A freeman of Guert, (brother of King Harold) held in the reign
of the Confessor, a carucate of land, with 3 borderers, half a carucate
and 20 acres of meadow, &c. the moiety of a saltwork, and 17 socmen
had a carucate of land, a carucate and half, with 12 acres of meadow,
and there was a freeman in the same town who had 30 acres of land,
and 2 borderers; and the said freeman and his men or tenants, had a
carucate and a half, with 8 acres of meadow; six socmen also of his
held 6 acres of land, and three of meadow; there was then a carucate,
but at the survey half a carucate of meadow.
There were here besides eleven socmen, with 16 acres of land, 2 of
meadow with one carucate. (fn. 1)
On the conquest, the King seised on this, and Godric at the survey was his steward.
Elflet a freewoman, was deprived at the Conquest of her lordship
here, consisting of 4 carucates of land, 4 villains and 18 borderers,
&c. 2 servi, 2 carucates in demean, 4 among the tenants, and 40 acres
of meadow, &c. 2 cows, and 20 sheep, and 22 socmen who had 80
acres of land, 5 carucates, and 10 acres of meadow, Godric took care
of this also for the Conqueror, who was lord at the survey.
Godric held by the grant of the Conqueror here and in Upton, 50
acres of land, a carucate and 10 acres of meadow, of which Ralph
Earl of Norfolk was deprived, valued at 10s. but at the survey at 21s.
and belonged to the King's soc, and 3 freemen possessed it in King
Edward's reign. Godric had also in his own right, a carucate of land,
and 3 borderers, with half a carucate, and 20 acres of meadow, pannage for 7 swine, the moiety of a salt-work, of which a free person,
the wife of Tovi, held of Guert, and was deprived; there also belonged
to it 17 socmen, with a carucate of land, a carucate and an half, and
12 acres of meadow, valued ar 10s. but at the survey at 20s.
The Earl had the soc of three of these socmen, in Opton (or Upton),
the Earl had the soc; and a freeman in Walsham, who held under
the protection of Tovi, had the soc of another, the abbot of St. Bennet the soc of 2, and the soc of another was in Retgar.
Out of these abovementioned fees and tenures, several lordships
took their rise, the principal and chief of which was that of the Bigots Earls of Norfolk, and granted them probably by King Stephen to
Hugh Bigot, on his being created Earl of Norfolk, from which family it came to Thomas de Brotherton Earl of Norfolk, and so to the
Mowbrays, and Howards Dukes of Norfolk, as in Acle, &c. who were
lords and patrons of the church of St. Laurence.
Another lordship that was the King's, and of which Godric was
steward, and afterwards granted to the family of Le Boteler, as
may be seen in Upton; and in the 15th of Edward I. William de Rothing and Joan his wife, held it of the family of de Botetourt, and
claimed view of frank pledge of their tenants here, and in Hemlington, and Ralph de Rothing in the 15th of that King.
In the following year Henry de Cat, and Margery his wife, recovered
of Ralph seisin of 18 messuages, 201 acres of land, 12s. 6d. rent, with
2 parts of a messuage, 4 acres of land, and the 3d part of 60 acres of
pasture here in Upton, Hemlington, Wykhampton, &c. and in the 9th
of Edward II. Henry Catt was lord, and in the next year had a grant
of free warren.
John Fastolf and Margery his wife, relict of Henry Catt, purchased
in the 19th of Edw. II. a manor here, of the Lady Margaret Foliot,
who had it of Ralph Rothing, he of the heirs of Botetourt, by 47s. 8d.
rent per ann. with 2 messuages, and 10 acres, held of Roger de Kerdeston, by 8s. per ann.
In the 30th of Edw. III. Sir Constantine de Mortimer senior, and
Catherine his wife, conveyed by fine, 2 messuages, 829 acres of land,
one of meadow, 4 of wood, 24 of marsh, with 2 foldcourses here, &c.
to Agnes, widow of Robert Catt.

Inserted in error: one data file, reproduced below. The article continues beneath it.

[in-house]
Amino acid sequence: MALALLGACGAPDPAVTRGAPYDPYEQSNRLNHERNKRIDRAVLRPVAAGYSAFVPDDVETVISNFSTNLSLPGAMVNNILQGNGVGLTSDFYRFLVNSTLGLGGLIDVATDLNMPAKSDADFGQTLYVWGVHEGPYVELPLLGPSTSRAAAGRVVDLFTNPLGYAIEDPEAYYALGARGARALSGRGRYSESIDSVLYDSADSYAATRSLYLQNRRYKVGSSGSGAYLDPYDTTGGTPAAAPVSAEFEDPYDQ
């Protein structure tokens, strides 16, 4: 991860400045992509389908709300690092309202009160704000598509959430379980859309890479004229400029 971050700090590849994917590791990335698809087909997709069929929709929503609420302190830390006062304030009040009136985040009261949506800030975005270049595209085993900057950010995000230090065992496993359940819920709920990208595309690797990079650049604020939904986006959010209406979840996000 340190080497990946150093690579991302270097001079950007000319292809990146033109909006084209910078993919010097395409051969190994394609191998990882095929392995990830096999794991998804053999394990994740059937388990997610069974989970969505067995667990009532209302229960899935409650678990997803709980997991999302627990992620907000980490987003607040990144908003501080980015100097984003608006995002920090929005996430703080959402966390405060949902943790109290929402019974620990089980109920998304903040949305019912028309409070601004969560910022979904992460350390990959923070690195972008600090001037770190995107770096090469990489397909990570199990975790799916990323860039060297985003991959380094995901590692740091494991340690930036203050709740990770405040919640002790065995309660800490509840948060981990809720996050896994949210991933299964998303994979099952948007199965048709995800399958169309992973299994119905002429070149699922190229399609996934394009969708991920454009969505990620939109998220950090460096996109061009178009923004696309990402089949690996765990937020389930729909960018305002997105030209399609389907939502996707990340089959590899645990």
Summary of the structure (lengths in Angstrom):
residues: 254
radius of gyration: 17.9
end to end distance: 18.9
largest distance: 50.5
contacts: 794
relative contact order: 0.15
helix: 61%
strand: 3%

John Wymondham, Esq. and Elizabeth his wife, late widow of Sir
John Heveningham, held the manor of Rothings in this town, in the
12th of Edward IV. when it was settled on him for life. (fn. 2)
On the death of Sir John Heveningham, who died August 5, Ao.
28th Henry VIII. Anthony his son and heir, had livery of the manor
of Rowthings, in South Walsham; and Sir Anthony died seised of it,
as appears by his will, proved June 1, 1558.—It was after conveyed
to John Holditch, Esq.
Sunderland's or Brome Manor.
In 1304, Petronilla, widow of Sir Roger de Brome, was lady of this
hall, in the parish of St. Mary, of South Walsham; and in the 22d
of Richard II. Robert de Brome gave to Henry his son and heir, his
manor of Sunderland Hall in this town, Upton, Fishley, &c.
Sir Robert de Salle had an interest herein at his death, in 1340,
and left it to be sold.
Robert Blome of Blonorton, Esq. by his will, dated September 15,
in the 34th of Henry VI. deviseth it to Richard his son and heir. See
in Brome, Loddon hundred.
Simon de Criketot, had a lordship in the 8th of Richard I. when he
impleaded Nicholas de Walesham about the right of presentation to
the church of St. Mary of Walesham; and Nicholas in the said year,
granted it to Simon by fine.
In the 24th of Henry III. a fine was levied between Avicia de
Criketot, petent, and Simon de Criketot tenent, of the 3d part of 2
knights fees in Blyford, Suffolk, and of the 3d of the fourth part of a
fee in South Walsham, as the inheritance of Ralph de Criketot, her
deceased husband, granted in dower to Amicia, &c. she releasing all
her right in other lands.
Simon also gave to Emma, daughter of Ralph de Criketot, the 3d
part of half a knight's fee, in Marsham, and to her heirs.
In the following year a fine was levied between Christiana, widow
of Thomas de St. Omer, petent, Simon de Crikerot tenent, of 53 acres
of land, 3 of heath, and 7 of meadow, granted to Simon and his heirs,
on condition that if the said Simon, could shortly free himself of
—the daughter of Hamon Chevere, who sued him in the ecclesiastical court for her husband, then the reversion thereof should be
settled on him and Egidia, daughter of the said Christiana, whom
Simon had married, but if he could not clear himself of the said
daughter of Hamon, then the 3d part of his lands in Walsham, Upton,
Hemlington, Randworth, &c. should belong to Christiana, and Egidia,
for the life of Egidia, except the chief manor of Walsham, and the
advowson of the church, which Simon was to hold.
Hugh de Bavent, and Felicia his wife, sued for a moiety of this
manor, and the 3d part of Blyford manor in Suffolk, against Warin
de Montchensy, of the inheritance of Simon de Criketot, her late husband, held in the soccage of Nicholas le Boteler, and recovered it.
St. Bennet's Manor.
This belonged to the chamberlain's office in that abbey, in the
reign of the Confessor, containing 2 carucates of land with 8 borderers, one carucate in demean, &c. there was one carucate and a
half, with 22 acres of meadow, among the tenants; two salt-works,
one runcus, 7 swine, 200 sheep, and four socmen had 33 acres, and
an acre of meadow with half a carucate, this together with lands in
Fishley, and Upton, were valued in the whole at 40s. and there was